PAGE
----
Our oversight is “proactive and responsive.”– José Cole-Gutiérrez, LAUSD Charter School Division
The number of charter schools is growing rapidly. Just three years ago the Los Angeles Unified School District (LAUSD) reported that it was “the largest district charter school authorizer in the nation, with about 250 independent and affiliated charter schools serving over 130,000 students.” Today, there are about 320 charter schools being overseen by the district. With the state ignoring the request for a temporary moratorium and the board unwilling to enforce their own, the number of these publicly funded private schools will only increase.
As much as the Charter School Division (CSD) aspires to being “proactive” in its oversight, the fact is that they are overwhelmed by the sheer volume of schools that operate under its jurisdiction. Since the money provided by the state does not cover the full cost of providing proper supervision, the district cannot provide the appropriate staffing to ensure that charters are operating within the bounds of the law. As a result, even a school like Granada Hills Charter High School, which is larger than 86% of all school districts nationwide, does not have one person from the CSD who is dedicated to their oversight. Instead, the designated staff member must split his time between several other schools.
Of course, the situation is made worse by the politicization of the school board. The California Charter School Association spends millions on the elections that choose these representatives, opposing board members who do not pledge total loyalty to the charter industry. Rejecting a total of nine of these schools in a five year period (including one later raided by the FBI) is enough to get one labeled as “anti-charter” and targeted for elimination. As a result, charter schools were allowed to write the rules that they must follow. When the head of the Charter School Division did not provide total support, the industry worked to get him fired. They were also successful in eliminating the ability of the LAUSD’s Inspector General to look into how these schools spent public funds.
This has all contributed to a regulatory environment where charter schools can operate without effective oversight. Because of that, the North Valley Military Institute was able to illegally charge students to attend summer school and to violate the state’s labor code without being detected by the district staff. Nor did the district realize that Granada Hills Charter High School had illegally transferred money from a bank account containing funds belonging to their students so that they could pay their teachers on time. The fact that El Camino Charter High School violated the state education code by including a statement in its Enrollment Requirements that it “does not accept shared residences or room rentals” also escaped the district’s notice.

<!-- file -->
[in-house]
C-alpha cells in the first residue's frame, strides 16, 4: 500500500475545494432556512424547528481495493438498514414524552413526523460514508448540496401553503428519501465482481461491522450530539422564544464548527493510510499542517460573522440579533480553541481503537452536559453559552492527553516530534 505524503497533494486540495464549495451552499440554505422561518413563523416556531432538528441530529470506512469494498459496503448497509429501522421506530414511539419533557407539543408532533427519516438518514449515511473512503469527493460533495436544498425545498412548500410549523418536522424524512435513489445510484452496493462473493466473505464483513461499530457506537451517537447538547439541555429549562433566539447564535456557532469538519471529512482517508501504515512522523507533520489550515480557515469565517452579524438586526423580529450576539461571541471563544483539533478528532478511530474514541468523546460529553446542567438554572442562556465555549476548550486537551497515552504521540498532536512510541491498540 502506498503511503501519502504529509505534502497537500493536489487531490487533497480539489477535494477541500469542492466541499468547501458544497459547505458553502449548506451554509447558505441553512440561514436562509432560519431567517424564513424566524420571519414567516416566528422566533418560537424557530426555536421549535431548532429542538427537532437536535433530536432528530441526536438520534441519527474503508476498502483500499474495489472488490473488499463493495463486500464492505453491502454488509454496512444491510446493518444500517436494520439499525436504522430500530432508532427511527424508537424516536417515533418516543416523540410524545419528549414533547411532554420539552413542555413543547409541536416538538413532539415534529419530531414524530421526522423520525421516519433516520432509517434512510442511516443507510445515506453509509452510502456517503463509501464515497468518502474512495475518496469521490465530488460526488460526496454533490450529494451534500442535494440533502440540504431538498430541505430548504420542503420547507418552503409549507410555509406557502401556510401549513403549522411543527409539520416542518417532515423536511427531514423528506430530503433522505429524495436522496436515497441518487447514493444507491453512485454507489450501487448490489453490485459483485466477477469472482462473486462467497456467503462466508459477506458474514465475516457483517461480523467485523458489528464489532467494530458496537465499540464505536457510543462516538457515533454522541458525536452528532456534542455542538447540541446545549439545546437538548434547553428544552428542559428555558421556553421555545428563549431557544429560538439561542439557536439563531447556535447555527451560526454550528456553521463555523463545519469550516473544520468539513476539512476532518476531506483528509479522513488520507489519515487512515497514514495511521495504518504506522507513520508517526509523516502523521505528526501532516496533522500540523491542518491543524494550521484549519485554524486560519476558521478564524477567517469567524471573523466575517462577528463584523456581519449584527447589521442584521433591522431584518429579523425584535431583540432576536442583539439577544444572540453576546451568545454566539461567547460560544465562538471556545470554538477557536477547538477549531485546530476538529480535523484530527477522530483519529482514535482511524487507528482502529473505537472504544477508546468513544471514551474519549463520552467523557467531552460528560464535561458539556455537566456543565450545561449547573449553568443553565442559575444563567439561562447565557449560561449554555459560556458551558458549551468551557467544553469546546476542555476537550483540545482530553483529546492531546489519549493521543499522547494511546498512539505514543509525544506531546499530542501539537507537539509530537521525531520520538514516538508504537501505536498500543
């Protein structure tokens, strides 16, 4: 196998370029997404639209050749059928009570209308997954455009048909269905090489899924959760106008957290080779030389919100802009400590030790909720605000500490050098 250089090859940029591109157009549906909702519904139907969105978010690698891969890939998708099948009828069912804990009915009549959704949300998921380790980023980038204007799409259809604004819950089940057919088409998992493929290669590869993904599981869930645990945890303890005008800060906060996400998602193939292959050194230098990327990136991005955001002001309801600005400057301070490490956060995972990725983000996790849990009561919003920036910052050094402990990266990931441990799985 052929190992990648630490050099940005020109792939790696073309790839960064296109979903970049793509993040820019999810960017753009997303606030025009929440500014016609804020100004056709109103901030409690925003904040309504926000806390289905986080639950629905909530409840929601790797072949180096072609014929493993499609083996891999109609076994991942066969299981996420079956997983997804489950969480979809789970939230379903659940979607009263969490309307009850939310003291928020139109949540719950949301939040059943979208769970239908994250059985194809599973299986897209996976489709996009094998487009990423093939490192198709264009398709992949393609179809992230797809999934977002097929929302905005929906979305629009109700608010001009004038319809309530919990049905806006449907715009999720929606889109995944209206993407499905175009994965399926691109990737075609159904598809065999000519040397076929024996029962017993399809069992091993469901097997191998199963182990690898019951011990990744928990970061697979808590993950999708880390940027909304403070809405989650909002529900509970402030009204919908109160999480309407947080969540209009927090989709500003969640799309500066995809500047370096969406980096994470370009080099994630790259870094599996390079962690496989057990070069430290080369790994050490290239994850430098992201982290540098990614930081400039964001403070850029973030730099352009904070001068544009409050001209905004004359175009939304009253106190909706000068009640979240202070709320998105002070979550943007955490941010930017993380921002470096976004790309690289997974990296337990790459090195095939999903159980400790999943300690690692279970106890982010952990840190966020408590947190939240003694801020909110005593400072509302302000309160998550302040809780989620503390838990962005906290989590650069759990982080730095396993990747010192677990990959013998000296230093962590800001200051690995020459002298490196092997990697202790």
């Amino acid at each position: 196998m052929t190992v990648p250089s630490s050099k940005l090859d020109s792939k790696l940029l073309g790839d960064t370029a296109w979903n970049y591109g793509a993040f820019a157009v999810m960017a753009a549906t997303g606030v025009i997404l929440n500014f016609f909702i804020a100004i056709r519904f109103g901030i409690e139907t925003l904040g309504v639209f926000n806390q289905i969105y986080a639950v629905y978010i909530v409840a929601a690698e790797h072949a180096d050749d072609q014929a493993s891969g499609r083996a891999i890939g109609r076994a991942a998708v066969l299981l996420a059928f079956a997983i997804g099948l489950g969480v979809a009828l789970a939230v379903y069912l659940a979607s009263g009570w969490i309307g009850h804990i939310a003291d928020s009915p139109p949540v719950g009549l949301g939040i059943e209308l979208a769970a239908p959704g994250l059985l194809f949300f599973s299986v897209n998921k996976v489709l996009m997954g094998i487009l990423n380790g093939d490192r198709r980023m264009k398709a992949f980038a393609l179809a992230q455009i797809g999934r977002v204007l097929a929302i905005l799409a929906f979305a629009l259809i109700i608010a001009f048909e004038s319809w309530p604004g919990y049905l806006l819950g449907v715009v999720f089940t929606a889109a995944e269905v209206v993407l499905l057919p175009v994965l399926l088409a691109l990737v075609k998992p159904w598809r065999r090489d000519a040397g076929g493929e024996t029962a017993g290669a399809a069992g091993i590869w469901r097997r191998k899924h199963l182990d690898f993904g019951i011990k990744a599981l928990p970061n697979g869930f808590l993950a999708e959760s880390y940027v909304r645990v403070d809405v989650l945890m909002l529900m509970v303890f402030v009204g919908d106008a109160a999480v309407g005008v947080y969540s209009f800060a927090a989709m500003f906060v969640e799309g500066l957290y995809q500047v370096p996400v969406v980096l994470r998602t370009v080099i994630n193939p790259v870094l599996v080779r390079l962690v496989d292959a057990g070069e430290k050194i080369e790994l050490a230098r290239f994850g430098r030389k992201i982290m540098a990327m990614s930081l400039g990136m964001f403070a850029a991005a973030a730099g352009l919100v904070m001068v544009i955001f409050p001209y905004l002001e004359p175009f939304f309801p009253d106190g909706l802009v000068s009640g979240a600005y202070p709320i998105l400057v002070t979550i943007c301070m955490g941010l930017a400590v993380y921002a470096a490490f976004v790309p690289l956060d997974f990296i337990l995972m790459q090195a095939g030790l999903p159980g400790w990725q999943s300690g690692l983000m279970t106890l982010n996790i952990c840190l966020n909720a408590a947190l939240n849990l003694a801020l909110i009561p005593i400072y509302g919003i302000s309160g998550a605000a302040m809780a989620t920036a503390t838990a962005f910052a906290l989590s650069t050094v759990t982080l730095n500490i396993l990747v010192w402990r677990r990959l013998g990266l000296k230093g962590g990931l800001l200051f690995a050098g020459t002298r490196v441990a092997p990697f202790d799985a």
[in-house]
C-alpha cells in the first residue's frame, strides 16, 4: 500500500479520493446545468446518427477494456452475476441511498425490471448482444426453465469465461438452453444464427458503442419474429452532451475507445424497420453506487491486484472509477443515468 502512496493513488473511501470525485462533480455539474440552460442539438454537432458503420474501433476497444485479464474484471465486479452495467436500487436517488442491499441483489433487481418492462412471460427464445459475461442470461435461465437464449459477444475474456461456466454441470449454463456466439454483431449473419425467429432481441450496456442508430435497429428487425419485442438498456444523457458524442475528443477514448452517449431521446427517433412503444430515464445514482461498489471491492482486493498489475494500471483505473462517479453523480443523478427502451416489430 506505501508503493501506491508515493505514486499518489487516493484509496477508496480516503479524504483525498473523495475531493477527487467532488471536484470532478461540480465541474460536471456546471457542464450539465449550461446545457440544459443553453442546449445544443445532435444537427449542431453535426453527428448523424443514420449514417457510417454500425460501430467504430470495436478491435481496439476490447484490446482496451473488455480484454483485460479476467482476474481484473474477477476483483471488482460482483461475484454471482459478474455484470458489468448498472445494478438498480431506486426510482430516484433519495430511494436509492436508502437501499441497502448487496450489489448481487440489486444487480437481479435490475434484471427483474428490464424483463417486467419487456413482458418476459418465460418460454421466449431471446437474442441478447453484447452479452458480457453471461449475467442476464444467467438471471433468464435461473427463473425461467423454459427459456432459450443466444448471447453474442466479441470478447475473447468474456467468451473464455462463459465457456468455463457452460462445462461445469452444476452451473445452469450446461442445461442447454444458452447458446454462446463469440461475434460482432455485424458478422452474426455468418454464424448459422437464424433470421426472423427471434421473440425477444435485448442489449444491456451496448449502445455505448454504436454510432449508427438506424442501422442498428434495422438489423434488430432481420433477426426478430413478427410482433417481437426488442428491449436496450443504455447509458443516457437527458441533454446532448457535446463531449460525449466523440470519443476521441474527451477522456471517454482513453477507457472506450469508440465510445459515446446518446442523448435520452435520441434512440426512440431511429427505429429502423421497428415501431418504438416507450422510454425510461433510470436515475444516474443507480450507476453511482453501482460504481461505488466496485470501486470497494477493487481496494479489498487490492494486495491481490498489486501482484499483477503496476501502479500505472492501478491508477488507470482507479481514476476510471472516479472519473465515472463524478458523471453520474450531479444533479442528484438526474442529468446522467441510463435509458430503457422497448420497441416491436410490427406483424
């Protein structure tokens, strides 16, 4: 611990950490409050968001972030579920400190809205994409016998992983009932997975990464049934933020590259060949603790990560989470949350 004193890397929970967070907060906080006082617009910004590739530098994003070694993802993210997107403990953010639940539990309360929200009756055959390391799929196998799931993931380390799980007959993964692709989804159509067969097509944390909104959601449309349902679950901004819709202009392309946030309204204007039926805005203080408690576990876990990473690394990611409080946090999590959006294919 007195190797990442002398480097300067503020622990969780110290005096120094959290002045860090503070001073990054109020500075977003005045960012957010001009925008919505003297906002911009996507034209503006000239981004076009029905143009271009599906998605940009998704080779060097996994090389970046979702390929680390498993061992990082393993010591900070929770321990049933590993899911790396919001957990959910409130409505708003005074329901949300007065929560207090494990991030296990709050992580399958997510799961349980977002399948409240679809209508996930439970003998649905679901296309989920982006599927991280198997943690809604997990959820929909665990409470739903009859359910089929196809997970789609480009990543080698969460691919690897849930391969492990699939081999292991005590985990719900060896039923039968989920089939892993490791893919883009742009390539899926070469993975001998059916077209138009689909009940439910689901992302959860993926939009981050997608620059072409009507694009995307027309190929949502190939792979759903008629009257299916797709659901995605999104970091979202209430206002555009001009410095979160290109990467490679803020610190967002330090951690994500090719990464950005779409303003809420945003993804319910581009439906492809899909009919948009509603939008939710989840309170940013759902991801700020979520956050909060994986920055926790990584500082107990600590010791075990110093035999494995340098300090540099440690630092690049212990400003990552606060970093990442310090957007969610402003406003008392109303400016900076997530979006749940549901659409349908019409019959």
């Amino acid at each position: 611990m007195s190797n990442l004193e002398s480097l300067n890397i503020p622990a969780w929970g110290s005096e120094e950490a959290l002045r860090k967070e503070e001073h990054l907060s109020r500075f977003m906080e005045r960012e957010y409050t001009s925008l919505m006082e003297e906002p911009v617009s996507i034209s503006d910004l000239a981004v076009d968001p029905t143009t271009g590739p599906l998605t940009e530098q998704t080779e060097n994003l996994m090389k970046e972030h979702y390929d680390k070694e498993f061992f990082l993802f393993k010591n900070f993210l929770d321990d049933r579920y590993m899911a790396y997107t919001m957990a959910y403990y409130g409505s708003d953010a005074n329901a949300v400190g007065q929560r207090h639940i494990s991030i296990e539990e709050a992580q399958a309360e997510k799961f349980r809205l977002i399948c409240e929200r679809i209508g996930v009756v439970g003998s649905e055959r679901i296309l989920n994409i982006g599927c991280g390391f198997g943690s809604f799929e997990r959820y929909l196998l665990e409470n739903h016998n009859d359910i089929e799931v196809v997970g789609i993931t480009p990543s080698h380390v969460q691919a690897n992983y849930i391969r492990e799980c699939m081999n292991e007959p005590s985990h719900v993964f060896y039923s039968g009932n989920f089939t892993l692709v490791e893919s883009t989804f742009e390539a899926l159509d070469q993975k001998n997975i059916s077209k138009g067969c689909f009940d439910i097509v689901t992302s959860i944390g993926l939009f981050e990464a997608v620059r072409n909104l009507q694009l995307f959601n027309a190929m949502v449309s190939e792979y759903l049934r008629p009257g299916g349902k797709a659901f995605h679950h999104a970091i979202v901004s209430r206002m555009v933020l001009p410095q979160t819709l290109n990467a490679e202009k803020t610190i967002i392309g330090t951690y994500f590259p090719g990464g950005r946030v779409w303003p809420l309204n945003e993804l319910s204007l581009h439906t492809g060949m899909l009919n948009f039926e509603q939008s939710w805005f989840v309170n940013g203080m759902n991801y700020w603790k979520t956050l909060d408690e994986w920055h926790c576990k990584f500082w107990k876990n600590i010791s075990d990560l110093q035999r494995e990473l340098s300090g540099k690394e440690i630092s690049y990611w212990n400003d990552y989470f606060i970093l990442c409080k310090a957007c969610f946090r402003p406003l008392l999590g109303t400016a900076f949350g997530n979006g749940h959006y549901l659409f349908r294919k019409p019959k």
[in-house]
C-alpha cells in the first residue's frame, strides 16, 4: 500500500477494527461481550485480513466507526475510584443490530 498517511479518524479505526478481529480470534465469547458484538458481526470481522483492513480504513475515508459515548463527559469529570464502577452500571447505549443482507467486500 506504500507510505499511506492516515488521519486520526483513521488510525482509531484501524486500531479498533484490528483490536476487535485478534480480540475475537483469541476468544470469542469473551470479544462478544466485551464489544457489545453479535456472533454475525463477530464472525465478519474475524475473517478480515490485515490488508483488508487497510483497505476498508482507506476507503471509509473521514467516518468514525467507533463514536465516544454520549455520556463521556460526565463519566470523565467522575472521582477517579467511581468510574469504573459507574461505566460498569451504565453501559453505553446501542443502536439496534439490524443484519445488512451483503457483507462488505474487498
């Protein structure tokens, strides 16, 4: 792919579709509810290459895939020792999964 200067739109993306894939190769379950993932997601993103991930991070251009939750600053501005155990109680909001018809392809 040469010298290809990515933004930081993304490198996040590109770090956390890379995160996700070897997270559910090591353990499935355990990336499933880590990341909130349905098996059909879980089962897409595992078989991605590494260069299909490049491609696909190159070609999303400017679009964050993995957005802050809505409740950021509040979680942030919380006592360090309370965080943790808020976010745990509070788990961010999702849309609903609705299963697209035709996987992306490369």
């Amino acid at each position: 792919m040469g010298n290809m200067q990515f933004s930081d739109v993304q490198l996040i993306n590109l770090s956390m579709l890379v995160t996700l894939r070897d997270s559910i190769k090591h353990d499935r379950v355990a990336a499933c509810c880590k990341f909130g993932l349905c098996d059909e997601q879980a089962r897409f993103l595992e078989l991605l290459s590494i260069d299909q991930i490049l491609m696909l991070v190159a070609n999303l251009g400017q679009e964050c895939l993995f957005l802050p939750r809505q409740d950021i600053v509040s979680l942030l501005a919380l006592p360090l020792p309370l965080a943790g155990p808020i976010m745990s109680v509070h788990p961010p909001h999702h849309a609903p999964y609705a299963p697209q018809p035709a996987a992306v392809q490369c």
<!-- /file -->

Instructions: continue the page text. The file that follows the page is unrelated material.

Fortunately, there is a way for the LAUSD to add to the number of eyes that are watching over the operations of charter schools. Under the District Required Language (DRL) that all of these private schools must include in their charters is a statement that “The District reserves the right to appoint a single representative to the Charter School governing board pursuant to Education Code section 47604(b).” However, there does not seem to be a mechanism for making these appointments. In fact, it appears that the only time this has been done was in the agreement that allowed El Camino to continue operating after its principal was caught using public funds for his own personal gain.
This would change if the board were to pass the “Community Representation on Charter School Governing Boards” resolution. This would “ensure that an LAUSD representative with full voting rights is placed on the Governing Board of each and every charter school authorized by the district.” The LAUSD Board Member for the board district where a charter school operates would have the first opportunity to make this appointment. If they failed to do so, another LAUSD Board Member could make the appointment or a community member could volunteer to serve.
In cases like Granada Hills Charter, this proposed member of their governing board would be the only one whose appointment was not controlled by the school. Instead of being a body that rubber-stamps the desires of the administration with a unanimous vote, there would be someone empowered to ask probing questions and to report irregularities in governance to the district. The Accelerated Schools could not move their meetings beyond the view of the public (in violation of the Brown Act) without having a member of the board present who could report back on what had happened behind closed doors. The Ganas Academy could potentially have someone representing the Catskill Elementary School community as it uses Prop 39 to force its way onto the campus.
Charter schools are funded by the public to the detriment of public school students. It is about time the public was given a say in how these schools are governed. Will the pro-public school majority on the LAUSD Board step up and make sure that this happens?